for U.S. land and sea travelers
entering the United States
from Canada, Mexico, tho
Caribbean and Bermuda. i
The State Department has
been flooded with passport
applications since new rules
requiring passports for air
travelers went into effect in
January. The resulting backlog
has caused delays of up to
three months for passports
and ruined or delayed the trav-
el plans of thousands of
Americans. I
In response, the government
has already temporarily
waived a passport require-
ment for air travel, provided
people can demonstrate
they've applied for a passport,
But the Homeland Security
Department is still pressing
ahead to require passports of
everyone driving across the
border into Canada or Mexicp
beginning in January 2008 - a
rule that some experts believe
will lead to a fourfold increase
in demand for new passports.
The 379-45 House vote
Friday matches a provision
included in the Senate's ver-
sion of a homeland security
spending measure, approved
by the Appropriations
Committee Thursday.
"Nobody can say with th�
straight face that the federal
government is ready for this, '
said Steve LaTourette, R-Ohio.
"My amendment simply asks
the DHS to slow down and get
it right this time."
The vote came as the House
Friday passed a $37.4 billion
budget bill for the Department
of Homeland Security.
The homeland security
measure contains budget
boosts to hire 3,000 new border
security agents and double th,
amount of air cargo that it
screened before being loaded
onto passenger planes. Th�
measure also roughly doubles
grants given to localities for
mass transit and port security.
The passport application
surge is the result of the
Western Hemisphere Travel
Initiative that since January
has required U.S. citizens to
use passports when entering
the United States from
Canada, Mexico and the
Caribbean by air. It is part of a
broader package of immigra-
tion rules enacted after the
Sept. 11 terror attacks.


On Capitol Hill, a warmer climate for biofuels


The Washington Post


WASHINGTON - Robert Dinneen,
president of the Renewable Fuels
Association, had every reason to feel
good when he delivered a speech in
Tucson, Ariz., this year on the state of
the ethanol industry.
He could boast of soaring production,
support from such former foes as Sens.
Hillary Rodham Clinton, D-N.Y, and
John McCain, R-Ariz., and growing sup-
port from average Americans and
President Bush.
The energy bill now under considera-
tion in the Senate includes require-
ments that the use of biofuels climb to
36 billion gallons by 2022, more than six


times the capacity of the nation's 115
ethanol refineries.
Opposition to the biofuels mandate
has all but evaporated in Congress, a
situation that would have been almost
unthinkable just a few years ago. And
though environmental, industry and
farming groups can point to numerous
unresolved concerns about biofuels'
effects and feasibility, the ethanol lobby
has never been stronger.
Supporters of ethanol have capital-
ized largely on congressional concern
that U.S. dependence on imported oil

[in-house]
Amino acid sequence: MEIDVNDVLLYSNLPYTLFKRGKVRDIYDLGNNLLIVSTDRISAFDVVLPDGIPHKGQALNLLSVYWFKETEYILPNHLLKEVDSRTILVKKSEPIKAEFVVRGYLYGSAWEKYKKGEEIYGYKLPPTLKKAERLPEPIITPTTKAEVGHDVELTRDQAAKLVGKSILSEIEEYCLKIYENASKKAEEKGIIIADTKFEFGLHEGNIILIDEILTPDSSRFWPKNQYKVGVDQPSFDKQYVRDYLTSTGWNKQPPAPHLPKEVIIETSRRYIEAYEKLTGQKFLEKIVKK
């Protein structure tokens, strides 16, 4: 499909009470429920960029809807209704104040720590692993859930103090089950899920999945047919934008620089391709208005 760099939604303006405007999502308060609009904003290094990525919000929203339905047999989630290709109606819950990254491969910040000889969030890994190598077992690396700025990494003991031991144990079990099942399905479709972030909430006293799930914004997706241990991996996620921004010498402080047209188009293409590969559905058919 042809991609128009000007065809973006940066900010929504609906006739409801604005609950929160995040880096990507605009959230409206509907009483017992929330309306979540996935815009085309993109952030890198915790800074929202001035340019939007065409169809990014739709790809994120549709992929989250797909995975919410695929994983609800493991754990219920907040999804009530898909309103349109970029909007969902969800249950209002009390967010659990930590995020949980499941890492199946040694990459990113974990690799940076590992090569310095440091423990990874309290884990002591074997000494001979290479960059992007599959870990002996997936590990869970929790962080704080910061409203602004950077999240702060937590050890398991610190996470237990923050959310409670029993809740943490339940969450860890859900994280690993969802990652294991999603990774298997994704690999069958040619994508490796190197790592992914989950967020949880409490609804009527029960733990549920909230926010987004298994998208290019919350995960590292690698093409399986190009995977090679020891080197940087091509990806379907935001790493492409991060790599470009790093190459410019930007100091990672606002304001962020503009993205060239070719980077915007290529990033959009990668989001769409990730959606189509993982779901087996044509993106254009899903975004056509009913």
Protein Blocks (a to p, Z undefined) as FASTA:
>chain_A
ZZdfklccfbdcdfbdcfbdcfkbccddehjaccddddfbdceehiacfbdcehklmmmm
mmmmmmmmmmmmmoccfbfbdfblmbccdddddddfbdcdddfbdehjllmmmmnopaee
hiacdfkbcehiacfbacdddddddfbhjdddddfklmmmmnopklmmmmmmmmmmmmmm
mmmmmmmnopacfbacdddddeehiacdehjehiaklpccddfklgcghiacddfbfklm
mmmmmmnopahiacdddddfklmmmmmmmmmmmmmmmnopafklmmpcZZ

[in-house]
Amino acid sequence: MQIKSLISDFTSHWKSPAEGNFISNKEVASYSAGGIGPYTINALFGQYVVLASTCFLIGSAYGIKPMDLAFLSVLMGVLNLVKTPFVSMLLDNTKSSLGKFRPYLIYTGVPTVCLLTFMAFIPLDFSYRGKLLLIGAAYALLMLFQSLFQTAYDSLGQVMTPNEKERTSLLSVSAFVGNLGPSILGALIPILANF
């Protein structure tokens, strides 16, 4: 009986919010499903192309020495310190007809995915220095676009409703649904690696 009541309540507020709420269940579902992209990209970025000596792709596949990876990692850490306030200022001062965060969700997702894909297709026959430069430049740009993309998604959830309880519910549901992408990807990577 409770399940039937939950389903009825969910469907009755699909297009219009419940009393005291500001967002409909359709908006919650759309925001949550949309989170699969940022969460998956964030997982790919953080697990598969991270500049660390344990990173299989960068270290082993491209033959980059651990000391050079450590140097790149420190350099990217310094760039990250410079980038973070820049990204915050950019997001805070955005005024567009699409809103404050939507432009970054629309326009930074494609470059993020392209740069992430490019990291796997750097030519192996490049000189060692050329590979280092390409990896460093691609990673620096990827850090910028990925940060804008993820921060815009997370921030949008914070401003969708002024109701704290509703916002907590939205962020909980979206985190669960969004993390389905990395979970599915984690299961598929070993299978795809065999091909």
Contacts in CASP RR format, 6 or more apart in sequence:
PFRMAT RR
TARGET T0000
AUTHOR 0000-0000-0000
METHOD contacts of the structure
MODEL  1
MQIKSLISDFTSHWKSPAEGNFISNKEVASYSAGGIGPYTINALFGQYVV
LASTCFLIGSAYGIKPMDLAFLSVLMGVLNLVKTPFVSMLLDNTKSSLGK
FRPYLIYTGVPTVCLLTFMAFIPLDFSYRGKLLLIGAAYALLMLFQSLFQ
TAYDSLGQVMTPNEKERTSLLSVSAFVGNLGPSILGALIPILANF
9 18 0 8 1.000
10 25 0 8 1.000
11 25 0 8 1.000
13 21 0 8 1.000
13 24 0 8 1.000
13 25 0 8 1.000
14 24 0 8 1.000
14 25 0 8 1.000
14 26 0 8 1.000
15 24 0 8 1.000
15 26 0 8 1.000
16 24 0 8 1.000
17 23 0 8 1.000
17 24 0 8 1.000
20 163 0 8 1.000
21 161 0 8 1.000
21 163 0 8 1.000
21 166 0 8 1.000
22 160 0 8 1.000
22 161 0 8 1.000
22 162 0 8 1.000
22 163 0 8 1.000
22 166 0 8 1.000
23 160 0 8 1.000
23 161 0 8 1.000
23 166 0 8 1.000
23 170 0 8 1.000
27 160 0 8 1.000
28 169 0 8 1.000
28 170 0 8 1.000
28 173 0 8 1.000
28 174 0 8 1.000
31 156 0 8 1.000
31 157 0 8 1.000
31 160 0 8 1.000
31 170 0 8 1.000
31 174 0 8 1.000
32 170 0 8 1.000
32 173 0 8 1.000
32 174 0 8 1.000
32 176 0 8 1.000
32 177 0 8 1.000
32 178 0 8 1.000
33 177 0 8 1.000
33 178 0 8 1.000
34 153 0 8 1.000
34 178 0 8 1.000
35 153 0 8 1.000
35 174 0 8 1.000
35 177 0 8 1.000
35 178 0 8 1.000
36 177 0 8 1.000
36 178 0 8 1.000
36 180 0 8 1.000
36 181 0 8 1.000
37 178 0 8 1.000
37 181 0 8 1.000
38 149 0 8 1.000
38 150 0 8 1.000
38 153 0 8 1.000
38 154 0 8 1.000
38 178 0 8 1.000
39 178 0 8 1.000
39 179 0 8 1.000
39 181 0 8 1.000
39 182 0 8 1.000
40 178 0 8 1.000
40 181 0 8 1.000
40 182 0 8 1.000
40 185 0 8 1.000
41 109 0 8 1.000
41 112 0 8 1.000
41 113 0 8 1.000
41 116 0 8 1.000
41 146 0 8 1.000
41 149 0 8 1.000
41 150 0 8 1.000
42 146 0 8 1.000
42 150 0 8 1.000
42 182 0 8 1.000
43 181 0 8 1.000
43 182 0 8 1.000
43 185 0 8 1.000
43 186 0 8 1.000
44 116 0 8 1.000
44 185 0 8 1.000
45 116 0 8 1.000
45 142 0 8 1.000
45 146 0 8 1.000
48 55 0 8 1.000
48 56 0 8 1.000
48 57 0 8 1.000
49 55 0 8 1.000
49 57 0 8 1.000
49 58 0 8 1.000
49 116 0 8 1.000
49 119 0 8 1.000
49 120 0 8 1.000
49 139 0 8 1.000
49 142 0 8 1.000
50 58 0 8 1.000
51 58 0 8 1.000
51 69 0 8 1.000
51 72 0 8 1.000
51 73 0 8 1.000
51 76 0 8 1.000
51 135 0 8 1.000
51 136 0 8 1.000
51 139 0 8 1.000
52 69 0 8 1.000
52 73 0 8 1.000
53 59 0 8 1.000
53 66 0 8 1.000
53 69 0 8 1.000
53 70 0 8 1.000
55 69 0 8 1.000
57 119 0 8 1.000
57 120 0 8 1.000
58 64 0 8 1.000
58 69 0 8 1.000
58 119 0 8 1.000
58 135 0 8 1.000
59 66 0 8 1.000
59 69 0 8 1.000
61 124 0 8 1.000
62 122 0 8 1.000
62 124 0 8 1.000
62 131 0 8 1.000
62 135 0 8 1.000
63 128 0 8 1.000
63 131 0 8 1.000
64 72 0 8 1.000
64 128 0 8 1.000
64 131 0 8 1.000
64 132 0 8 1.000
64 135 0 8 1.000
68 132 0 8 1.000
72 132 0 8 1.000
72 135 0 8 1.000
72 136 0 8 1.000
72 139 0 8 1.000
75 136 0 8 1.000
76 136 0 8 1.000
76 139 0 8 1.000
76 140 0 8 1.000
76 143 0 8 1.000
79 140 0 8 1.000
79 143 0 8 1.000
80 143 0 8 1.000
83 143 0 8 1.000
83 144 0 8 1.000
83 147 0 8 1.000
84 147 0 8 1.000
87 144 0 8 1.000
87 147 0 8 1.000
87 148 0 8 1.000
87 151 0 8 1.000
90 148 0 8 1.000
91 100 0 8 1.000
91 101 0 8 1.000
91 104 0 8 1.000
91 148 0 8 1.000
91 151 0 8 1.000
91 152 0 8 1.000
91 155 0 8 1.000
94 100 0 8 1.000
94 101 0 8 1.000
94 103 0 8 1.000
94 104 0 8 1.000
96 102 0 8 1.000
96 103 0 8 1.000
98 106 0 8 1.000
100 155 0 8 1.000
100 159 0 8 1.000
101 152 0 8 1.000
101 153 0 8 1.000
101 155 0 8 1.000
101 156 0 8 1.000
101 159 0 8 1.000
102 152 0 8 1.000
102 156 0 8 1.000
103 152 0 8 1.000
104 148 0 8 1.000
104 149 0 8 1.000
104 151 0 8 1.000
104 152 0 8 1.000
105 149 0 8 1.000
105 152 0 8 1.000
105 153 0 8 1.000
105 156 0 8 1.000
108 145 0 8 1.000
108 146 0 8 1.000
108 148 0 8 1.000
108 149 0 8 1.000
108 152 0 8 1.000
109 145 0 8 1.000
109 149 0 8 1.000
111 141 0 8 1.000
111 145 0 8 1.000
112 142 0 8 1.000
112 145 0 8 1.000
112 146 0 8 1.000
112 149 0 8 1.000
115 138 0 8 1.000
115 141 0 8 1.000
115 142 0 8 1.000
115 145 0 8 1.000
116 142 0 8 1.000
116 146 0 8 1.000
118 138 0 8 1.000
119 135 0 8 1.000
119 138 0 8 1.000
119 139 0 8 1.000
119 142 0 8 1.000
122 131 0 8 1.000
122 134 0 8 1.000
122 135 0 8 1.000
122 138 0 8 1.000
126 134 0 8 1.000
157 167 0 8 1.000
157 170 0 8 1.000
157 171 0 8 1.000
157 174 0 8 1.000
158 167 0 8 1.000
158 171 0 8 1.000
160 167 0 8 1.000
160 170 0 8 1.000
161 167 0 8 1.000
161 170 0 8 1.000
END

has compromised national security.
Moreover, as ethanol plants have
spread beyond a small portion of the
Midwest, the industry has spread its


influence among lawmakers.
"There's almost a gold rush in this
sector at the moment," said Philip R.
Sharp, who served in the House for 20
years and who is now president of
Resources for the Future.
The political dynamics were differ-
ent in November 2001, when Dinneen
was pushing for legislation that would
boost production of ethanol to 5 percent
of the U.S. market by 2016. That seemed
ambitious at the time. But the mandate
in the current Senate proposal would
double that 2016 target and push it to
four times that level by 2022.
The climate in Congress has changed
even though there are many reasons for
opposition to boosting biofuels production.


Corn-based ethanol gobbles up feder-
al tax subsidies at the rate of 51 cents'a
gallon, drawing criticism from econo-
mists and business leaders who favor
market solutions for economic problems.
Ethanol cannot be used in the coup-
try's existing gasoline pipeline infra-
structure, which has spurred opposition.
The renewable fuel also drives up the
price of the corn used to make it, anrd
that has earned it the enmity of beef
producers, the poultry industry and
grocers' associations - giving some
lawmakers from agricultural areas
pause. Dinneen argues that those
groups have been used to "cheap corn"
and will adjust And he says new biofu-
el makers will turn to other feedstocks.

., ,. -, , ,. .. ' _ . , .


CITRUS COUNTY CHRONICLE !









SPlaying D-1
Baseball
o Rob Willis
is up to the
challenge
o at next


IPvel


B
SATURDAY
JUNE 16, 2007
www.chronicleonline.com


* MLB/2B
* College World Series/3B
* Soccer/3B
* Scoreboard/4B
* NASCAR, NBA/5B
* Entertainment/6B


CITRUS C(U LINTY CHRONICLE


special to me .unronicle
Homosassa youngster Michelle Turek captured two gold medals at Friday's Florida Sunshine Games and she has her sights set on four more this weekend.


Young phenom Turek is already a Golden Girl


JOHN COSCIA
jcoscia@chronicleonline.com
S. Chronicle
It is 4:30 a.m. when the
alarm clock on Michelle
Turek's bed stand rings to
inform the championship-
level swimmer that the time